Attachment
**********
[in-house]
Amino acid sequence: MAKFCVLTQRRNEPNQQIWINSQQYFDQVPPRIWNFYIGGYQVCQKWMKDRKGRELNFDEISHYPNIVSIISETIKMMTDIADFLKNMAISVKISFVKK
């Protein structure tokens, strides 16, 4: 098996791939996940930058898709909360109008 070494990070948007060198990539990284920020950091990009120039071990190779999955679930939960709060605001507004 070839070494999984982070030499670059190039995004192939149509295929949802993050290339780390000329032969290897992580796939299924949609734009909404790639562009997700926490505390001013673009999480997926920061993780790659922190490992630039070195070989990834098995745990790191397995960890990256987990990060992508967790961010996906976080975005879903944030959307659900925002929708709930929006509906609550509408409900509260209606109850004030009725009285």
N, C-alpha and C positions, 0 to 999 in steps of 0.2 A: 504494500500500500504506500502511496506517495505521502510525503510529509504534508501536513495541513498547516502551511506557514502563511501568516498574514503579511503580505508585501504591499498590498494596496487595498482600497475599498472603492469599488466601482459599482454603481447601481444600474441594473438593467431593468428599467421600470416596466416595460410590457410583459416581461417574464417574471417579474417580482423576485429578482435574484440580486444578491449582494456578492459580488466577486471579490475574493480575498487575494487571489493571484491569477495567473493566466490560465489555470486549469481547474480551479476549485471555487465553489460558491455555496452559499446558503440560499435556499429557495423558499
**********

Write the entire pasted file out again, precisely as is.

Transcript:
[in-house]
Amino acid sequence: MAKFCVLTQRRNEPNQQIWINSQQYFDQVPPRIWNFYIGGYQVCQKWMKDRKGRELNFDEISHYPNIVSIISETIKMMTDIADFLKNMAISVKISFVKK
């Protein structure tokens, strides 16, 4: 098996791939996940930058898709909360109008 070494990070948007060198990539990284920020950091990009120039071990190779999955679930939960709060605001507004 070839070494999984982070030499670059190039995004192939149509295929949802993050290339780390000329032969290897992580796939299924949609734009909404790639562009997700926490505390001013673009999480997926920061993780790659922190490992630039070195070989990834098995745990790191397995960890990256987990990060992508967790961010996906976080975005879903944030959307659900925002929708709930929006509906609550509408409900509260209606109850004030009725009285």
N, C-alpha and C positions, 0 to 999 in steps of 0.2 A: 504494500500500500504506500502511496506517495505521502510525503510529509504534508501536513495541513498547516502551511506557514502563511501568516498574514503579511503580505508585501504591499498590498494596496487595498482600497475599498472603492469599488466601482459599482454603481447601481444600474441594473438593467431593468428599467421600470416596466416595460410590457410583459416581461417574464417574471417579474417580482423576485429578482435574484440580486444578491449582494456578492459580488466577486471579490475574493480575498487575494487571489493571484491569477495567473493566466490560465489555470486549469481547474480551479476549485471555487465553489460558491455555496452559499446558503440560499435556499429557495423558499